Rings of Uranus

Authors

  • Anonymous


Abstract

Using sophisticated computer enhancement techniques, two astronomers have been able to clearly “photograph” the rings of Uranus (Figure 1). The photographs show that the rings are made of particles that are perhaps the darkest found in the solar system. Creating clear images of the rings is a feat that has proved extremely difficult in the past because the rings are darker than charcoal and are very close to the much-brighter Uranus.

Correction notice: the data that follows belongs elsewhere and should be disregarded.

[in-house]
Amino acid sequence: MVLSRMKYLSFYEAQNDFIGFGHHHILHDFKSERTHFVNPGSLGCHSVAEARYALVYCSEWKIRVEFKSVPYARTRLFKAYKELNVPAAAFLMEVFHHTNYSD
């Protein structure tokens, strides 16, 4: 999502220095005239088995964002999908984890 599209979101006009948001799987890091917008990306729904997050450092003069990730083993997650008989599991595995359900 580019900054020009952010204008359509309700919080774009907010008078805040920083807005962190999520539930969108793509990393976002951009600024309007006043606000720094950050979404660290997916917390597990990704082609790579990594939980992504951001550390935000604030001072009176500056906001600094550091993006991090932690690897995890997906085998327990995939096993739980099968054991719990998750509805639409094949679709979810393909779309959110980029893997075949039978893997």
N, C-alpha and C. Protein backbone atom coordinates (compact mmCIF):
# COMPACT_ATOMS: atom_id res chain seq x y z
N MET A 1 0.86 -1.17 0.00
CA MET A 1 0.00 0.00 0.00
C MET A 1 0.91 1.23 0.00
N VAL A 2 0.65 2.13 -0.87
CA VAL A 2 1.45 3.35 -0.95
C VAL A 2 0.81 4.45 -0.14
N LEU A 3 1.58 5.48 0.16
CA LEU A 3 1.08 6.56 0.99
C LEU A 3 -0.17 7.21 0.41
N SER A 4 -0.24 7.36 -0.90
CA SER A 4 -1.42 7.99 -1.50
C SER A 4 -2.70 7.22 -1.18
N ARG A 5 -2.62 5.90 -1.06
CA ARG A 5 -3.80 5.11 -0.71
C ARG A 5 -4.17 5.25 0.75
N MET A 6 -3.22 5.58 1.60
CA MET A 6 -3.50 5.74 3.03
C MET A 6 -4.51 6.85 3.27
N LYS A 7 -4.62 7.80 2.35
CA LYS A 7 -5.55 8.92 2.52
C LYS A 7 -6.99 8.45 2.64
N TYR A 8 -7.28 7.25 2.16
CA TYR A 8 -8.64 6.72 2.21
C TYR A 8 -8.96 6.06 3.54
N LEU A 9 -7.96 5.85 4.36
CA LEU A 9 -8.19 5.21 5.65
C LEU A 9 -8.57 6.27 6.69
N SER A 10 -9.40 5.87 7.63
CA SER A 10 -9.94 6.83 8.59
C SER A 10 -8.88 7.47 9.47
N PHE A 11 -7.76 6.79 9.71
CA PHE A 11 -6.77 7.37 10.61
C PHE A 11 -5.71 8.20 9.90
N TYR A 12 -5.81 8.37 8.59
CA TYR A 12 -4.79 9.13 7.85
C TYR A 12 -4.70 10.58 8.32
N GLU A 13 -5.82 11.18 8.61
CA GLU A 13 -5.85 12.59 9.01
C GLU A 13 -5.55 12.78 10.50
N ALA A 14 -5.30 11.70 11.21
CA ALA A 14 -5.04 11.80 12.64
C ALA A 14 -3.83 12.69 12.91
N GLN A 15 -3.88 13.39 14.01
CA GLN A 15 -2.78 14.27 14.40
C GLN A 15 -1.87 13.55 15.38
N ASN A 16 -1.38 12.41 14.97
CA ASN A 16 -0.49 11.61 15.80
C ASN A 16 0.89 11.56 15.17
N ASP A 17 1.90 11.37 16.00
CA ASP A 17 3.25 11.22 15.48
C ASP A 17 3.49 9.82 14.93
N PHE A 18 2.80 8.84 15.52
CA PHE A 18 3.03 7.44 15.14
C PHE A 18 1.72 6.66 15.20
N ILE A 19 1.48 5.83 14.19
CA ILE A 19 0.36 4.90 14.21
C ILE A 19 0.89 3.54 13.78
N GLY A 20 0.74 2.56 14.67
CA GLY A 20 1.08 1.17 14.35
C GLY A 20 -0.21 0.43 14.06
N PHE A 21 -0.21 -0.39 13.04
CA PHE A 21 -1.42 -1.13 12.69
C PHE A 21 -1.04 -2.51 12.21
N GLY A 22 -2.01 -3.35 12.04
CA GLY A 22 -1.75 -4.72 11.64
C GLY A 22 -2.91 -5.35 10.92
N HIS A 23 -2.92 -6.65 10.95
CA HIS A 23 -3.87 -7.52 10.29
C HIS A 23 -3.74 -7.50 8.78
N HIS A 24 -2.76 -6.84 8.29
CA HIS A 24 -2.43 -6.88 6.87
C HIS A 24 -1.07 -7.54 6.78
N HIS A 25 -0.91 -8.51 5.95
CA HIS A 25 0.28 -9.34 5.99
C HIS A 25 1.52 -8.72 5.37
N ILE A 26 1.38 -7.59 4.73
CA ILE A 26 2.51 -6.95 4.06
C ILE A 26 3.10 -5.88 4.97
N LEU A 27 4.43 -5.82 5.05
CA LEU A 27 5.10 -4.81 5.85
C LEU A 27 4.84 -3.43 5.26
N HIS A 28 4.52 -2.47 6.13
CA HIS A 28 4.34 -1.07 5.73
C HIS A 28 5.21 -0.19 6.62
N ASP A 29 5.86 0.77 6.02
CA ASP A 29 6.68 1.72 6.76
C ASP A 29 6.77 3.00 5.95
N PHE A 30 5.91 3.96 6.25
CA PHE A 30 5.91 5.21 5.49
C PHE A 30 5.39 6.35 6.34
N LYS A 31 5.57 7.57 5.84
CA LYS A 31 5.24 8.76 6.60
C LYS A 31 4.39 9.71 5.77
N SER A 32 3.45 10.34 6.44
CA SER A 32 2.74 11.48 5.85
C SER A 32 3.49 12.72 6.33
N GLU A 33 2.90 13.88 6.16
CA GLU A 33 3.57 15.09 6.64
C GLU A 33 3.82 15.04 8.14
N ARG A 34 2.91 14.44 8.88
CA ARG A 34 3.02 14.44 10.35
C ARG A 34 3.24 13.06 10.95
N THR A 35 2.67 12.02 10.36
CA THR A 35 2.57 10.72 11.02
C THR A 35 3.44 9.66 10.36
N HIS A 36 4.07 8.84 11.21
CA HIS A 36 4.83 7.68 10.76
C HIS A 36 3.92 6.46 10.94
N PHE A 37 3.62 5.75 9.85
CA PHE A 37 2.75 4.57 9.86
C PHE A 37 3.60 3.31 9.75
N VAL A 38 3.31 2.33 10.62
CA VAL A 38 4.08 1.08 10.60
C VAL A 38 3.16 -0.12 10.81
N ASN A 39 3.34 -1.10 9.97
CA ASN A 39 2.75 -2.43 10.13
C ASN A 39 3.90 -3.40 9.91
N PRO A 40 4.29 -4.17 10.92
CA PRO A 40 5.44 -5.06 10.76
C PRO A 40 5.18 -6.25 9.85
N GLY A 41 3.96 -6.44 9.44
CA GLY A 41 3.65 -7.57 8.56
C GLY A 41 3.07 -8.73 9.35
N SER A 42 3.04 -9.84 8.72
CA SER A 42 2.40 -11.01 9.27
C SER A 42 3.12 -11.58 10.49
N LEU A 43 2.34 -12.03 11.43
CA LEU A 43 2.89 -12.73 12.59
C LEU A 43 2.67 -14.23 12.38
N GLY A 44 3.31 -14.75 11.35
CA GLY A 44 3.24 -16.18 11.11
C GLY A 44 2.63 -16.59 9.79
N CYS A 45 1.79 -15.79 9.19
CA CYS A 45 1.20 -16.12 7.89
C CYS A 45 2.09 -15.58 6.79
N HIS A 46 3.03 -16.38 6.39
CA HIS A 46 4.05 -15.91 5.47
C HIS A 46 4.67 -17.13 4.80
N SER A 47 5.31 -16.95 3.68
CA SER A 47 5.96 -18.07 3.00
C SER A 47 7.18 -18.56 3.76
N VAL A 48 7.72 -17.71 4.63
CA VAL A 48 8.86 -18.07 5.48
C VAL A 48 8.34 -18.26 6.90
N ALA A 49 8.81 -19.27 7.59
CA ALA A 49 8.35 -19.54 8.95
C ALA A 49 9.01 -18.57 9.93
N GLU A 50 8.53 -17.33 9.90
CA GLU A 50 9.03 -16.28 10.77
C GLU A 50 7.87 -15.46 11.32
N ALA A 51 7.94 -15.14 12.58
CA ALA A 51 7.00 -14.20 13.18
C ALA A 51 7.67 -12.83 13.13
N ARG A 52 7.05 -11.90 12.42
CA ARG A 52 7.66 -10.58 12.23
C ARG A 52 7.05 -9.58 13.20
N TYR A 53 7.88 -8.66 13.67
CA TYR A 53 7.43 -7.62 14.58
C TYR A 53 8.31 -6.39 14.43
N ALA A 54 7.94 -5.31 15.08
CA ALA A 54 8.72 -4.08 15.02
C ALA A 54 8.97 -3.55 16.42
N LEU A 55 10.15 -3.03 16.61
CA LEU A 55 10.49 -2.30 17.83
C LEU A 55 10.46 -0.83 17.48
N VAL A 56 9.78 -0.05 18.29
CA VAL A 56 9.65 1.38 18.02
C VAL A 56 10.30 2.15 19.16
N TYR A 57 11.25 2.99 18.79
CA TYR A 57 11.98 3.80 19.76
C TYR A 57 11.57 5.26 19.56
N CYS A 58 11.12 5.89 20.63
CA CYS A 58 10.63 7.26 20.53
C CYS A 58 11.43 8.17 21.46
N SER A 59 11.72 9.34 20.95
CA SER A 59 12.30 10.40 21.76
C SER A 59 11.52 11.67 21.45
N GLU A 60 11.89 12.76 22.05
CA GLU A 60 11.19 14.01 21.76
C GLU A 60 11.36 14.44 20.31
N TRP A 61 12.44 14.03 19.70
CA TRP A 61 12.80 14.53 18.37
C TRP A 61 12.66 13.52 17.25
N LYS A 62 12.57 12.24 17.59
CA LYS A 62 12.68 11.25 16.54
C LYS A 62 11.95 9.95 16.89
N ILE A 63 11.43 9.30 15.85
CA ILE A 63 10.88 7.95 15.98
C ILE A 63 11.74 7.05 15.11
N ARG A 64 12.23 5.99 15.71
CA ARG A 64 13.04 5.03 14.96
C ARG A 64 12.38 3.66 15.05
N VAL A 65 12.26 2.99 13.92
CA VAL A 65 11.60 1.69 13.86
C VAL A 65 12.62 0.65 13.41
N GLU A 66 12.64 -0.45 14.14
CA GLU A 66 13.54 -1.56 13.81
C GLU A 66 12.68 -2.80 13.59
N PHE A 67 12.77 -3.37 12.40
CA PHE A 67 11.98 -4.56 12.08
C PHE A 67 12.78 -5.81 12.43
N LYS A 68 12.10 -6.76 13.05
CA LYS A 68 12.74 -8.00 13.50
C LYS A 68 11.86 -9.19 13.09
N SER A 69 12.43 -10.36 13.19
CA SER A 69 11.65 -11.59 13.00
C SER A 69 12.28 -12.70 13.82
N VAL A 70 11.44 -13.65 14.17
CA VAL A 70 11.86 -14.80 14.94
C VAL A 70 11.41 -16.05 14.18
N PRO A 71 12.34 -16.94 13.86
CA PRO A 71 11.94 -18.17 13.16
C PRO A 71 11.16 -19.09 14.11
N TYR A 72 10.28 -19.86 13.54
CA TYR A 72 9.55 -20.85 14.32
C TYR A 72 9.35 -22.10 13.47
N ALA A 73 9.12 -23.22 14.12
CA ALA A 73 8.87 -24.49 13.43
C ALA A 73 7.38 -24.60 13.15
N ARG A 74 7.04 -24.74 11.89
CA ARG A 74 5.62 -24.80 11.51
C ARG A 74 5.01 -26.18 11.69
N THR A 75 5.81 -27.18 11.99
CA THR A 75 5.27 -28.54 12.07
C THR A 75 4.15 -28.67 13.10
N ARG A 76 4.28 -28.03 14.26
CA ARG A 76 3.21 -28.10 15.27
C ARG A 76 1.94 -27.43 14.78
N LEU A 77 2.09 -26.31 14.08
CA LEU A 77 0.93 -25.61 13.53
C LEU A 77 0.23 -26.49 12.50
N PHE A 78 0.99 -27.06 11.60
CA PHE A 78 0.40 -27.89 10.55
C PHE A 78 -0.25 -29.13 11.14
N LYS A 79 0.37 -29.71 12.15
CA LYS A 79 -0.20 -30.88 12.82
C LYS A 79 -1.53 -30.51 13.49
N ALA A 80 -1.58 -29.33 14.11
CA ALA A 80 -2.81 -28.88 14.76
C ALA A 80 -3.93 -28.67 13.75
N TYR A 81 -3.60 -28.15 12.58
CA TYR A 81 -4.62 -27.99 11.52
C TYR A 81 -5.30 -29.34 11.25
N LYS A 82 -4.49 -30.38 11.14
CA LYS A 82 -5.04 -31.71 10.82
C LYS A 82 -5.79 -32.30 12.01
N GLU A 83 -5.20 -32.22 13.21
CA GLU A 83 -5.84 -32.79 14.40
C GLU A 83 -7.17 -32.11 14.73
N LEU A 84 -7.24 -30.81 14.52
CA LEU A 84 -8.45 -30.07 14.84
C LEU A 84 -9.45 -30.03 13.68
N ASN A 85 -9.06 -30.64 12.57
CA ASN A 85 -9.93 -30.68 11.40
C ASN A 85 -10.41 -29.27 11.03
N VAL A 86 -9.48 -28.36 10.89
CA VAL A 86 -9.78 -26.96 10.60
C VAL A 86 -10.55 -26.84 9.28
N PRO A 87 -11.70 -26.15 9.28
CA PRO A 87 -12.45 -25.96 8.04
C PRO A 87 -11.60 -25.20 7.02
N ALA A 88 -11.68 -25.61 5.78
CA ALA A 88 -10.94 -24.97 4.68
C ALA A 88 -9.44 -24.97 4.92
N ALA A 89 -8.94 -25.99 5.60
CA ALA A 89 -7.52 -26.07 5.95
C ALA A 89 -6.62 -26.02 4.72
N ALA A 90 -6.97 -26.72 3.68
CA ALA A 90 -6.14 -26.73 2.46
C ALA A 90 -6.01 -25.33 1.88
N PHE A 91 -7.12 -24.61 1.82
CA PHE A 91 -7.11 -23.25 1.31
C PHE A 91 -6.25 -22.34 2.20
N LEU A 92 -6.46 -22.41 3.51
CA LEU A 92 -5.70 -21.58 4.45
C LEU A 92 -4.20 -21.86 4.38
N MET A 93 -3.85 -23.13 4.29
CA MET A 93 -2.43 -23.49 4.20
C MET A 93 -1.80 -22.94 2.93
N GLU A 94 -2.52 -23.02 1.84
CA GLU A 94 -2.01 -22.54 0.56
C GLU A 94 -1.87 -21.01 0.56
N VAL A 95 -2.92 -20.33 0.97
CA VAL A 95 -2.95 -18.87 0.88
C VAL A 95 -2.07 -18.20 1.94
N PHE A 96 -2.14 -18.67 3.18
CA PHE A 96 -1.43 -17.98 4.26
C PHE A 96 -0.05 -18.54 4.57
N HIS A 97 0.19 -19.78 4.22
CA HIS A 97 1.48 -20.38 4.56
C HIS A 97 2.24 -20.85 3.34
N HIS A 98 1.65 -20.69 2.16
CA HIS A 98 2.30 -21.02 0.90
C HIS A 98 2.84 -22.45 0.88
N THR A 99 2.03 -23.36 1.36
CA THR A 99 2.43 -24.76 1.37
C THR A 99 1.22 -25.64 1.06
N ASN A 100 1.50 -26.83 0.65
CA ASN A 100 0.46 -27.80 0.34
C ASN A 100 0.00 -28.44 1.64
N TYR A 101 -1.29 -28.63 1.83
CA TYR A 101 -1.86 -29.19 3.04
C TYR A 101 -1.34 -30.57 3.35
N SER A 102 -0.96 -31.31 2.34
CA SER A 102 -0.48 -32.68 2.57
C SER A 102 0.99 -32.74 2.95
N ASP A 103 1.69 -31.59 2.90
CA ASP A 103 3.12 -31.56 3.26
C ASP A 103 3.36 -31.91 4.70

The astronomers, Bradford A. Smith of the University of Arizona and Richard J. Terrile of the National Aeronautics and Space Administration's (NASA) Jet Propulsion Laboratory (JPL), used a camera equipped with a charge-coupled device (CCD) to record the image at the Carnegie Institution's Las Companas Observatory in the Andes mountains in Chile.

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